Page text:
Pilots must fly as pilot-in-command or co-pilot at least once in a category of aircraft for which they are licensed. Pilots who do not meet this requirement must successfully complete a flight review with an instructor and pass the Student Pilot Permit Air Regulations (PSTAR) examination.
Every Two Years
Pilots must complete a recurrent training activity. In order to satisfy this requirement, pilots can choose one of the following activities:
- complete a flight review with an instructor
- attend a Transport Canada safety seminar
- participate in a Transport Canada approved recurrent training program
- complete the self-paced study program available each year in the Aviation Safety Letter
- complete a training program or pilot proficiency check (PPC) required by the CARs
- complete the requirements for the issue or renewal of a licence, permit or rating; or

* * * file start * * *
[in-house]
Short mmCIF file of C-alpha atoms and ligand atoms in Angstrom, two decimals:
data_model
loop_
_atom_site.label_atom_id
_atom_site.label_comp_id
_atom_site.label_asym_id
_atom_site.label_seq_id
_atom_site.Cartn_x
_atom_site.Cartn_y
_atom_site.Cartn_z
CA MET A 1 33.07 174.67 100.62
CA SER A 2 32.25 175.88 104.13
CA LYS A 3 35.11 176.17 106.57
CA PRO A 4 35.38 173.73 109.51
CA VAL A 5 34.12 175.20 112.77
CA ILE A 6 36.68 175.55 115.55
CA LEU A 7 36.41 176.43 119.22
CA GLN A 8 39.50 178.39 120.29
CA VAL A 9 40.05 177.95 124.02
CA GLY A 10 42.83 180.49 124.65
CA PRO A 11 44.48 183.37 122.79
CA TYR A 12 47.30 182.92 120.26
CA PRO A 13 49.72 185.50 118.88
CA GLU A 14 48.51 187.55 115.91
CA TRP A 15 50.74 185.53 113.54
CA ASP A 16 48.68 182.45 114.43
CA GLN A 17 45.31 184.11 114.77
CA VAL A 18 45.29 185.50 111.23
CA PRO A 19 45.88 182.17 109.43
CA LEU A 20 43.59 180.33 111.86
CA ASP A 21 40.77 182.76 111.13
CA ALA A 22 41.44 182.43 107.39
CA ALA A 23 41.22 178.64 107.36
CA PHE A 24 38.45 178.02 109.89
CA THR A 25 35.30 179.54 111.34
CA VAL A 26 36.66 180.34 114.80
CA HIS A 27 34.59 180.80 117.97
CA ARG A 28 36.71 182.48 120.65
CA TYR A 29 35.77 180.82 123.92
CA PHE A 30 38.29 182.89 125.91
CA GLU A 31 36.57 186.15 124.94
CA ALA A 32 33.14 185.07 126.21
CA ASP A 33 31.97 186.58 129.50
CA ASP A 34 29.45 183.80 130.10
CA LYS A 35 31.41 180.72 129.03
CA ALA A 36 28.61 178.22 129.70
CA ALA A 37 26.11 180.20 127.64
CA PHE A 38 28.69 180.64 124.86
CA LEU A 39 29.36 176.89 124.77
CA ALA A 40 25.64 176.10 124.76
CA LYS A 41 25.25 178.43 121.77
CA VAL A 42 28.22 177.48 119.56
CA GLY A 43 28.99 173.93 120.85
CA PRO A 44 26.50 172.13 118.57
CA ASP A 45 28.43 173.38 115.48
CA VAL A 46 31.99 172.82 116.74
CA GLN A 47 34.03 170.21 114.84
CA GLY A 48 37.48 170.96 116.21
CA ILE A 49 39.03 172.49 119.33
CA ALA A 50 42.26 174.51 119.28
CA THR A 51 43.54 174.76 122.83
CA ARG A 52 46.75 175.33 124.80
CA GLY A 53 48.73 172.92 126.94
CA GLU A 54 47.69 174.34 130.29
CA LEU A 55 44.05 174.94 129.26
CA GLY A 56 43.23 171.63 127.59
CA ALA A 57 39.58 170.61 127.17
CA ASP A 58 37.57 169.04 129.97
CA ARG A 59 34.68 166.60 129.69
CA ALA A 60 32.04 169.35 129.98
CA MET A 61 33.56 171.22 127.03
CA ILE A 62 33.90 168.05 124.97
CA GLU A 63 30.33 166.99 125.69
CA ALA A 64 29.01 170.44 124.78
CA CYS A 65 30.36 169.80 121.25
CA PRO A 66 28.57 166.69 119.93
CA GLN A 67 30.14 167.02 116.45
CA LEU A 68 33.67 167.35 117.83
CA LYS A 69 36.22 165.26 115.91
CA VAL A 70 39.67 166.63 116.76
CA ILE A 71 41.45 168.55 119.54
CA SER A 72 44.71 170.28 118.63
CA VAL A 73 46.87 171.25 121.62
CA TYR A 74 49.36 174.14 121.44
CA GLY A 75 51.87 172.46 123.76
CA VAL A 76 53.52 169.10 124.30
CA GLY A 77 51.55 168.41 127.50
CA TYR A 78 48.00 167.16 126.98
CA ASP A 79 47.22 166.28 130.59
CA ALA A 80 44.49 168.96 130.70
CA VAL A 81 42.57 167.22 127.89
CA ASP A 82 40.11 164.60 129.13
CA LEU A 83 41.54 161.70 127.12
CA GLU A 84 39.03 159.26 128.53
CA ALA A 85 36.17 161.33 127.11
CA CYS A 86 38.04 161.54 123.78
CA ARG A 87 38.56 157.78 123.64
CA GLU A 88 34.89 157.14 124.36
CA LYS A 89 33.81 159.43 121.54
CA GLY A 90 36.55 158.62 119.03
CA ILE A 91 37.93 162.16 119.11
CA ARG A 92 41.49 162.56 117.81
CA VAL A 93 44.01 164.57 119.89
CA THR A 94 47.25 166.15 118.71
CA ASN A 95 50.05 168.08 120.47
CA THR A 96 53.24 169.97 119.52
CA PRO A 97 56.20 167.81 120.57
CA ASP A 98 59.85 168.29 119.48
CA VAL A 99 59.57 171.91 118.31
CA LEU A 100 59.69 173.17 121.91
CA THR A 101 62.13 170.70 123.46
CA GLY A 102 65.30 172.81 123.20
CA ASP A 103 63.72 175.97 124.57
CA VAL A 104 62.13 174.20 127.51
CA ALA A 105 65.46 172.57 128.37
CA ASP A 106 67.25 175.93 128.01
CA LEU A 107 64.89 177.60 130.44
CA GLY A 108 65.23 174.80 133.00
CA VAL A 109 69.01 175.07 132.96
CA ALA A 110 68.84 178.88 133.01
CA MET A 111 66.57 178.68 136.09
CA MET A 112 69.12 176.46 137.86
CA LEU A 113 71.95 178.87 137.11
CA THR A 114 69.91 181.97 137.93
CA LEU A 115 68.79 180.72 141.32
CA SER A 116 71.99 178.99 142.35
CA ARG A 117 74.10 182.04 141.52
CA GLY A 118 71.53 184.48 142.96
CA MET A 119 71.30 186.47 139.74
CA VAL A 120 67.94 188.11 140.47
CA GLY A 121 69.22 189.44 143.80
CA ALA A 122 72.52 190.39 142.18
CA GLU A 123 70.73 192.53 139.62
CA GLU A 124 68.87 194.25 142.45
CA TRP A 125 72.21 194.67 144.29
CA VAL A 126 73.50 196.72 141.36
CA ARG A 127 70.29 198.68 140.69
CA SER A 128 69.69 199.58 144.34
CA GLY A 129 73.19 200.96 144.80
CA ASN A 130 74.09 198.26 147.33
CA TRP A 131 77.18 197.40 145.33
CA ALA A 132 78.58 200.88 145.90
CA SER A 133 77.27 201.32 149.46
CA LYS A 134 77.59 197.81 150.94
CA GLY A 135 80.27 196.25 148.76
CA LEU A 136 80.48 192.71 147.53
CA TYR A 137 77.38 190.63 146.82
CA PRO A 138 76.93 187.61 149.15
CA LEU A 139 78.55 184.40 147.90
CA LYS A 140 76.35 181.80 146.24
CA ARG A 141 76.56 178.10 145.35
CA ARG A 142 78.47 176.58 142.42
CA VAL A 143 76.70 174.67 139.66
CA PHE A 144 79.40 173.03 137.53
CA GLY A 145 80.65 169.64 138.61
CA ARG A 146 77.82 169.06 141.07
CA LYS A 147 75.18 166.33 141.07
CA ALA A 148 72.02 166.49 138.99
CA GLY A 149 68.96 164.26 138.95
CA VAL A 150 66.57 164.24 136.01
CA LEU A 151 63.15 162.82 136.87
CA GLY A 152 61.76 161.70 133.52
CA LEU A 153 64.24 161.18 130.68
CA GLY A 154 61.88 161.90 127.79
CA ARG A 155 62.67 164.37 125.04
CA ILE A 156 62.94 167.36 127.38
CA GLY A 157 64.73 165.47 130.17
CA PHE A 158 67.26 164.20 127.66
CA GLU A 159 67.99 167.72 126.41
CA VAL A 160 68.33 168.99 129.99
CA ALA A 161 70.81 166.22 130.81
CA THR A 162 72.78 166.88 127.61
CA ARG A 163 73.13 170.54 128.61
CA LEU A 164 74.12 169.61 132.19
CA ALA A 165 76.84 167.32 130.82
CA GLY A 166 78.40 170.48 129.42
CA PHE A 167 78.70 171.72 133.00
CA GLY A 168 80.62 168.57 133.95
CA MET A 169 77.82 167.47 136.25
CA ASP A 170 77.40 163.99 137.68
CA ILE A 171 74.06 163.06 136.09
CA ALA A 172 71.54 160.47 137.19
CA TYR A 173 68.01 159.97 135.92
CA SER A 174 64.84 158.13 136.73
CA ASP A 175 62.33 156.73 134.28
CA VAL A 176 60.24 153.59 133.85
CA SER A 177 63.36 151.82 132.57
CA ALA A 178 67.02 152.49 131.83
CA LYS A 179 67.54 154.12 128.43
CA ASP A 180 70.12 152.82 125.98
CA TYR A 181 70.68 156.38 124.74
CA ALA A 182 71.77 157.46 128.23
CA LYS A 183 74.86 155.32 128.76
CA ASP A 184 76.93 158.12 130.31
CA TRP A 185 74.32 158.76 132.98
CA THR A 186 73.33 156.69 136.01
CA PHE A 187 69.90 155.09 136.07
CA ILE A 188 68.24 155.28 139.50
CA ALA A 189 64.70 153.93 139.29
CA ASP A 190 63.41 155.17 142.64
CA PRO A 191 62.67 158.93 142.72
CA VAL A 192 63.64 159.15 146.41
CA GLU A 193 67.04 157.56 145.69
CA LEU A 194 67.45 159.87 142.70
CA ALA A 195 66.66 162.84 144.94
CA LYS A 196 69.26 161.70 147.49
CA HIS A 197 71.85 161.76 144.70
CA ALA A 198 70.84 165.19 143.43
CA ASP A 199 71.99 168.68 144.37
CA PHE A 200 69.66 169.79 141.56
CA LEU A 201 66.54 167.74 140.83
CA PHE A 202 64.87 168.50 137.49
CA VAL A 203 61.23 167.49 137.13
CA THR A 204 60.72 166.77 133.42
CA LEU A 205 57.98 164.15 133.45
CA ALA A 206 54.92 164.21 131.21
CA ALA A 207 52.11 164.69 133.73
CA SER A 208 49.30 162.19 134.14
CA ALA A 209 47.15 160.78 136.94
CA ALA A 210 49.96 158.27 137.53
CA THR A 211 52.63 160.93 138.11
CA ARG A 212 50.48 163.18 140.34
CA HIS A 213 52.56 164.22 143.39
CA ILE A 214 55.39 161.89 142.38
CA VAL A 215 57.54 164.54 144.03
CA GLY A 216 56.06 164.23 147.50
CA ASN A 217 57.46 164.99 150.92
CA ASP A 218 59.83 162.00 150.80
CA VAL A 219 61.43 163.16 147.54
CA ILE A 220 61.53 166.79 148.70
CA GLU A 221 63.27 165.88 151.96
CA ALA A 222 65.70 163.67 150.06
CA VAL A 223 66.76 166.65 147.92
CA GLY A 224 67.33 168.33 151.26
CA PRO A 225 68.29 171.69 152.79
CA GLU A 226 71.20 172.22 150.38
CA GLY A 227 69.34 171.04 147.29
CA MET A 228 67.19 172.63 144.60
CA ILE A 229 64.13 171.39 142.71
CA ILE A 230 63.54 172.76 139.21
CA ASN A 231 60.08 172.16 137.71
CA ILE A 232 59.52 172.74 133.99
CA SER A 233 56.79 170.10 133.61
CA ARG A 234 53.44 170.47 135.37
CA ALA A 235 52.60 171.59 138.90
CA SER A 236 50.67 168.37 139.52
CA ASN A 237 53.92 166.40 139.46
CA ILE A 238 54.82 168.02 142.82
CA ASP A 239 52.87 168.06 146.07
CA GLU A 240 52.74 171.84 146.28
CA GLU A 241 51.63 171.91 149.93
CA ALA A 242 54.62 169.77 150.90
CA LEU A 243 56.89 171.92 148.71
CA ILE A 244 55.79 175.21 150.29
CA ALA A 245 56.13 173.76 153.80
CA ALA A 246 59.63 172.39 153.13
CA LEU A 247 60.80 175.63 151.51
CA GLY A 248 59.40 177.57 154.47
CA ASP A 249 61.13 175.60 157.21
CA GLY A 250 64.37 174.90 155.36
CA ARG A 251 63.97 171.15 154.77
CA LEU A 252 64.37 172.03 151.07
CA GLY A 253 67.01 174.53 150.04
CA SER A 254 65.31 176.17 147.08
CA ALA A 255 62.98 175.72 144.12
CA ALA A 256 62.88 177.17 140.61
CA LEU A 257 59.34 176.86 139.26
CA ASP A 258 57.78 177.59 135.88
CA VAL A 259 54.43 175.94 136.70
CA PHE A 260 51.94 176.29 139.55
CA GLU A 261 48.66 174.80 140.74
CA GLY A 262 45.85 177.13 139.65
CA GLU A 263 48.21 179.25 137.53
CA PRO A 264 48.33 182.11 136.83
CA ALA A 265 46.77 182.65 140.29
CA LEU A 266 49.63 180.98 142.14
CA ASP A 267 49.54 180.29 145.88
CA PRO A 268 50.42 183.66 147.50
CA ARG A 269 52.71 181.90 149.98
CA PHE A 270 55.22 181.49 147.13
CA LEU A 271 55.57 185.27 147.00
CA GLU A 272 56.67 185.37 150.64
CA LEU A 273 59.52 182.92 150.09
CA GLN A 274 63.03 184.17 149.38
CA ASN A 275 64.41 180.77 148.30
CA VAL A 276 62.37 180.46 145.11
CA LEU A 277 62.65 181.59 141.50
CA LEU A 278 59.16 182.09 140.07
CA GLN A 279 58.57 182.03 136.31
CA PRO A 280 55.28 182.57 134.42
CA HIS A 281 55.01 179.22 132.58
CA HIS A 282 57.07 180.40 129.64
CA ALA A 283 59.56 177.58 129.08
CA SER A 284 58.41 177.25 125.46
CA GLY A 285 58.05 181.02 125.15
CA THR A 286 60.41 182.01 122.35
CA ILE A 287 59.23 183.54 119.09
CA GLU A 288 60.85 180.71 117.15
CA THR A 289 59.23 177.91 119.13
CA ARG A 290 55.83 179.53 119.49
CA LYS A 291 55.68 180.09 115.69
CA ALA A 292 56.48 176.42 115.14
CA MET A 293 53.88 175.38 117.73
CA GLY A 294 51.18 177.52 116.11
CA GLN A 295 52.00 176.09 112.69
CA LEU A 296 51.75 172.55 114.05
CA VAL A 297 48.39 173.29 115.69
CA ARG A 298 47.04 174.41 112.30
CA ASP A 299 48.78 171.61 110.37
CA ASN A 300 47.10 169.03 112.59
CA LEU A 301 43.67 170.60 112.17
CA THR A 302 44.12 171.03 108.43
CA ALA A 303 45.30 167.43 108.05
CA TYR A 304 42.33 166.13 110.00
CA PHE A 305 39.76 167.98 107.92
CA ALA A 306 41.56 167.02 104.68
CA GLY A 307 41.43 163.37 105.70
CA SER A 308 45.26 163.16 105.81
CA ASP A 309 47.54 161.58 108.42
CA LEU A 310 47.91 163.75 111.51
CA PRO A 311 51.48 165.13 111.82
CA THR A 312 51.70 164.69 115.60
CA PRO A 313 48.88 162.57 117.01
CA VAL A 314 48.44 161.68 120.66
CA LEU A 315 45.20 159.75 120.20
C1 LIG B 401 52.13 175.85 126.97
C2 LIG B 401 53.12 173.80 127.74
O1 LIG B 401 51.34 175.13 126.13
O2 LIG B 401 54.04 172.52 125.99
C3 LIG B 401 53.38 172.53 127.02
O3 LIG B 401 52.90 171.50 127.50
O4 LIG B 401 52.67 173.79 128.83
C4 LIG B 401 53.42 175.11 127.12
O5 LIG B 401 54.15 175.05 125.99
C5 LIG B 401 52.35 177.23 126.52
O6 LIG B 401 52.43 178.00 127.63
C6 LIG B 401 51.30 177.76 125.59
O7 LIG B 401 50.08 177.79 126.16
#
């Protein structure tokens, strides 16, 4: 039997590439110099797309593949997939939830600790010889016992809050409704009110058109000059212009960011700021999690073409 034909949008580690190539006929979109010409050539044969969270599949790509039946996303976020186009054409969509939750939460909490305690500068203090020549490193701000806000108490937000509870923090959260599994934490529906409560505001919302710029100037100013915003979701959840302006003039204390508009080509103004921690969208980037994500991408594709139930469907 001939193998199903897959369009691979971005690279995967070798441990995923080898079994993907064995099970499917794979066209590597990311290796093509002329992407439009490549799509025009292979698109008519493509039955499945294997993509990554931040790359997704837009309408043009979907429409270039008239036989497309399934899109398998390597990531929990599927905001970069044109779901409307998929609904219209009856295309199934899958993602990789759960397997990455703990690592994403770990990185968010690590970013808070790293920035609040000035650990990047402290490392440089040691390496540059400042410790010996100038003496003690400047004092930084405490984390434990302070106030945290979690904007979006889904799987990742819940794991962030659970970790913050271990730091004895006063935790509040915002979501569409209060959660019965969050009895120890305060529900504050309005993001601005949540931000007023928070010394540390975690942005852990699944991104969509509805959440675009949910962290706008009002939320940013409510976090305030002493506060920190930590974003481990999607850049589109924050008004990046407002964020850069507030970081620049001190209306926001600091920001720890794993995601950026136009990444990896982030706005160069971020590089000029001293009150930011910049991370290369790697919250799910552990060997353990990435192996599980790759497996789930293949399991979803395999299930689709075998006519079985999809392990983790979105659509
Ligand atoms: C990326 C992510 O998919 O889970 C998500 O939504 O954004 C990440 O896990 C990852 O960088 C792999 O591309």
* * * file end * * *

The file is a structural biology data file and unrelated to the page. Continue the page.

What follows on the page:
- complete the written exam for a licence, permit or rating
Every Six Months
Pilots who wish to carry one or more passengers must complete at least five takeoffs and five landings in the category and class of aircraft in which the passenger is carried. “Category” refers to whether the aircraft is a glider, airplane, helicopter, balloon, gyroplane, etc.; “class” refers to whether the aircraft is meant for land or sea, whether it is single-engine or multi-engine, etc.
Pilots wishing to carry passengers at night must complete five takeoffs and five landings at night every six months.
Beyond meeting the recency and currency requirements, pilots must ensure that their Aviation Document Booklet has not expired. The booklet’s expiry date is indicated on the identification page. Pilots who don’t yet have an Aviation Document Booklet should consider applying for one by contacting their regional Flight Crew Licensing office.